The Art of GTD: Getting Things Done

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The Art of GTD: Getting Things Done

This week I have been thinking about getting things done. Not as a means of procrastination (that’s a different post!), but rather, how to simplify everything on my desk – and yours – and reduce the various tasks into easily manageable work flows.

The heart of GTD lies in five simple steps that apply order to chaos and provide you the space and structure to be more creative, strategic, and focused. By taking these steps consistently and regularly, you will soon develop the habit of getting things done, transforming overwhelm into an integrated system of stress-free productivity.

The GTD method rests on the idea of moving planned tasks and projects out of your head by recording them externally and then breaking them into actionable work items. This allows you to focus your attention on taking action on tasks, instead of trying to remember them.

Imagine something that has come into your life that currently has an unclear outcome or where the next action is not yet defined.

What most interests, annoys or distracts you about it?

· Write down a description of the successful outcome in one sentence. What is your definition of ‘done’?

· Write down the next action to move toward the desired outcome.

· Notice how you feel after the exercise compared to before it.

By externalising everything you are not working on and putting reminders about them into a trusted system, you can reduce your stress and increase your productivity. You can then work on the task at hand without distraction from other ‘stuff’.

For this system to work for you, you will need an inbox, a rubbish bin, a filing system for reference material, several lists (detailed below), and a calendar. These tools can be physical or electronic as suits you best, for example, a physical ‘in’ tray or an email inbox.

As ‘stuff’ enters your life, it is captured in these tools and processed in a simple workflow.

Here’s how it works:

1. CAPTURE: Gather what has your attention

Use an in-tray, notepad, digital list, or voice recorder to capture everything that has your attention. Little, big, personal and professional—all your ‘to-do’ lists, projects, things to handle or finish.

I carry a small notebook so I don’t forget things, then review the notes each evening in preparation for compiling the following day’s work.

2. CLARIFY: Process what it means

Assess everything that you captured and ask: Is it actionable? If your answer is no, then either get rid of it, incubate it, or file it as reference. If your answer is yes, decide the very next action required. If it will take less than two minutes, do it now. If not, delegate it if you can; or put it on a list to do when you can.

3. ORGANISE: Put it where it belongs

Lists, lists, lists! For example, create lists for the appropriate categories—calls to make, errands to run, emails to send, etc. Put action reminders on the right lists. Then check each thing off as you do it. Very satisfying! [For five of the best To Do List managers you may want to check out Life Hacker]

4. REFLECT: Review frequently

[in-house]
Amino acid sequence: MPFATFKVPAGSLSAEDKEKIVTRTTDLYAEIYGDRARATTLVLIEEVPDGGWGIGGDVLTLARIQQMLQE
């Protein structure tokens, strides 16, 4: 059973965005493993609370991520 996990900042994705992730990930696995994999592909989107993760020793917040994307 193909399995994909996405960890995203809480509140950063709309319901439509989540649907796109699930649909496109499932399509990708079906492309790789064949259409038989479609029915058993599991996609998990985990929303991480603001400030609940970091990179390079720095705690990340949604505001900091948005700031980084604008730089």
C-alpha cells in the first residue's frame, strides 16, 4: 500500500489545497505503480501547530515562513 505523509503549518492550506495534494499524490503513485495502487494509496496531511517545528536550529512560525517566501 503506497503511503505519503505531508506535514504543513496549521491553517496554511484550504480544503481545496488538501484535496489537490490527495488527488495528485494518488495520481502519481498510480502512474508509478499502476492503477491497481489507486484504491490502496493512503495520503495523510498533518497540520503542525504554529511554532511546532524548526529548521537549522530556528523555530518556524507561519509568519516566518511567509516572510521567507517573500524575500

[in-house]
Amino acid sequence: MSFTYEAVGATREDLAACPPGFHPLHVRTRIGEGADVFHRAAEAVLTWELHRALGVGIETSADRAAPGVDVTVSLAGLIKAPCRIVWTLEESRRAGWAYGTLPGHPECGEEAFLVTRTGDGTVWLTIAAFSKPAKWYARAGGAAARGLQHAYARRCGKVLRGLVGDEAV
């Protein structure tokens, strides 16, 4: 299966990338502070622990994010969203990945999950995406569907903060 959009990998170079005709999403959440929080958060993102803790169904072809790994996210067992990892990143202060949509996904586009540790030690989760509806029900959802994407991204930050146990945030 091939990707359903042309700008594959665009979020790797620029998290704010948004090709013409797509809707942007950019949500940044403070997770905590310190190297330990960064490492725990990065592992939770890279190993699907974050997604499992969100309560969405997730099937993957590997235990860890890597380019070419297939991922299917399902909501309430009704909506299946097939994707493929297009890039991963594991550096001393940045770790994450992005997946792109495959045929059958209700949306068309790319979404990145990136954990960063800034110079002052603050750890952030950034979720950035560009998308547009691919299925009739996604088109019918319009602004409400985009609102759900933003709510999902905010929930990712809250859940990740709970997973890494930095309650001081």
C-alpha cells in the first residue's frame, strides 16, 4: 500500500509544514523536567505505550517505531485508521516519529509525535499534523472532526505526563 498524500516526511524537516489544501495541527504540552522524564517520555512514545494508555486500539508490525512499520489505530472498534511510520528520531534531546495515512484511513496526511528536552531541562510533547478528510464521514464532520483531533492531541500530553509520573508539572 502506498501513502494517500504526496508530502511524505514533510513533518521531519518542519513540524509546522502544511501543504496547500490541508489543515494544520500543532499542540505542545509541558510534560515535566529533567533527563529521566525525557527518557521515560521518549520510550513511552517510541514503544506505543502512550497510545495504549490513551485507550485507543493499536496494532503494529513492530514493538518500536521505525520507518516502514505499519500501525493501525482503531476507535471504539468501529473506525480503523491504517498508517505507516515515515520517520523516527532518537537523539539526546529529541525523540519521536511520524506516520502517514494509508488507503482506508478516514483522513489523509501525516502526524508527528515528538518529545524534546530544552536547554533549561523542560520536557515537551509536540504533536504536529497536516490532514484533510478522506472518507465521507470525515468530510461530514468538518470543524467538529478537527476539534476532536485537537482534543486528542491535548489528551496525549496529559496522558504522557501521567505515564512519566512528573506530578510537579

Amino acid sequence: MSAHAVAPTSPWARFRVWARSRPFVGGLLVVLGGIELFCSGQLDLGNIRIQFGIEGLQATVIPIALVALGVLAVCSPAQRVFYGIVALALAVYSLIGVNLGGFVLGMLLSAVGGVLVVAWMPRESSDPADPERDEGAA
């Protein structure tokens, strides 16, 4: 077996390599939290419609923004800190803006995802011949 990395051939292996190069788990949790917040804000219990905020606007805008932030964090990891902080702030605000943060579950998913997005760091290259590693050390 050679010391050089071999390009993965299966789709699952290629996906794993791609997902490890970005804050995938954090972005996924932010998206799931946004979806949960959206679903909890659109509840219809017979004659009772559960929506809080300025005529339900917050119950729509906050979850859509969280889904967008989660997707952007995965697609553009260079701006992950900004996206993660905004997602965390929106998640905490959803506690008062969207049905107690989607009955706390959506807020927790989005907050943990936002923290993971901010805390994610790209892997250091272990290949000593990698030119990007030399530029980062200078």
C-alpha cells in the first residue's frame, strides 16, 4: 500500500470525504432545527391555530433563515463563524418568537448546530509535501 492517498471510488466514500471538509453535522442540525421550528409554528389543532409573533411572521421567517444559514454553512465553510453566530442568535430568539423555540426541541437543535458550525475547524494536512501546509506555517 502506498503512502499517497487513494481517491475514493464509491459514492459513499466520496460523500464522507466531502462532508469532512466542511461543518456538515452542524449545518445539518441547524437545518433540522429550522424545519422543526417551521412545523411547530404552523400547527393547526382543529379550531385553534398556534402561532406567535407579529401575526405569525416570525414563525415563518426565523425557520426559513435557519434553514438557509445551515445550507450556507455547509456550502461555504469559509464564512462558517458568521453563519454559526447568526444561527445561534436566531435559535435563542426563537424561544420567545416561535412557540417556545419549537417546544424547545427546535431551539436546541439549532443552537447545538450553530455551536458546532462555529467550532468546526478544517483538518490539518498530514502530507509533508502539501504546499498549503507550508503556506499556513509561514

Look over your lists as often as necessary and trust your choices about what to do next. I review mine each evening as part of my winding down for the day, and as preparation for the following day. At the very least review them weekly to get clear, get current, and get creative.

5. DO: Just do it!

Use your system to take appropriate actions with confidence.

Once all the ‘stuff’ is captured (or collected) in the inbox, each item is clarified and organised by asking and answering questions about each item in turn as shown in the black boxes in the logic tree diagram below.

Next, reflect on / plan out the task. Multi-step projects identified above are assigned a desired outcome and a single next action. Finally, a task from your task list is worked on unless the calendar dictates otherwise. You select which task to work on next by considering where you are (the ‘context’, e.g. at home, at work, out shopping, by the phone, at your computer, with a particular person), time available, energy available, and priority.

As a result, items end up in one of the eight oval end points in the diagram:

· in the bin (otherwise known as the round filing cabinet!)

· on the someday/maybe list

· in a tidy reference filing system

· on a list of tasks, with the outcome and next action defined if the incomplete thing is a project – i.e. if it will require two or more steps to complete it

· immediately completed and checked off if it can be completed in under two minutes

· delegated to someone else and, if you want a reminder to follow up, added to a ‘waiting for…’ list

· on a context-based ‘next action’ list if there is only one step to complete it

· on your calendar

Aim to empty your inbox or inboxes daily, or at least weekly (from ‘in’ to empty). Don’t use your inbox as a ‘to do’ list. Don’t put clarified items back into the inbox. Emptying your inbox doesn’t mean finishing everything, it just means applying the ‘capture, clarify, organise’ steps to all your ‘stuff’.

And finally

Celebrate every step / milestone towards each achievement. Find a way to link how you celebrate it with what you’ve achieved.

Easy! Let me know how you get on.

About Author


I believe we all have our passions in life and mine is all about small businesses and how they can be more successful. I started my first business over 30 years ago and have been a small business consultant for most of that time, helping committed individuals achieving the results they want. Nami offers help and support and coaches clients to become more effective and empowered in running their own business achieving better outcomes.

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